Dilmos: Ron Gilad. In Ron Gilard's The Line,The Arch,The Circle and the Square exhibition at Dilmos objects are the end-result of what might be called "three-dimensional concepts". He uses simple geometries to describe the transformation of objects, in an imaginary dimension. Many of the ideas he has been developing for years relate to foundational concepts of the history of form, as well as to architecture, art, and design.
Dilmos: Ron Gilad. Led both by instinct and reason, Gilad's goal is to frame everyday objects within perfect geometry, altering their function and giving them new life. The objects exhibited – seats, coat racks, mirrors, and light fixtures - confirm how successfully and freely Gilad moves among disparate crafts and a wide range of materials. One example is the bench series which picks up on the classic architectonic shape of the arch; using extremely refined techniques to work with marble, he handles this material as if it was as malleable and light as paper. With note of humor and irony, Gilad takes up the opportunity to invite us into a "theatre of the absurd". Here objects are not what they seem, or more accurately, shapes do not immediately suggest function, quite on the contrary. In this exhibition for Dilmos, each object is the translation of an argument and each idea synthesizes a thought.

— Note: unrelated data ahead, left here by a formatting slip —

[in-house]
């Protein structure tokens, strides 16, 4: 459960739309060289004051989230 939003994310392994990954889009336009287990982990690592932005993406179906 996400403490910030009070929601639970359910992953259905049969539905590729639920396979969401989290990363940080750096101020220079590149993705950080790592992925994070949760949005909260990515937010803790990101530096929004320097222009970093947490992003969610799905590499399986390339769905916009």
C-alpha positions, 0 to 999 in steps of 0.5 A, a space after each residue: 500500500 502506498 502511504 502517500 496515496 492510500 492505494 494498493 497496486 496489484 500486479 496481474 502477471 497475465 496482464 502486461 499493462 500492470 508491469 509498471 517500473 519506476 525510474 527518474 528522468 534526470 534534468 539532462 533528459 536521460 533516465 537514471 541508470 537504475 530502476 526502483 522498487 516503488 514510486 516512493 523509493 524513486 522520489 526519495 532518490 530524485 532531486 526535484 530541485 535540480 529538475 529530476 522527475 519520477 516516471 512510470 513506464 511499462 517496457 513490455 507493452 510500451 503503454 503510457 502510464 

Dilmos: Ron Gilad. The Line, emerges from a cut in the wall to form a thin iron line, which, not without kindness, supports a candle.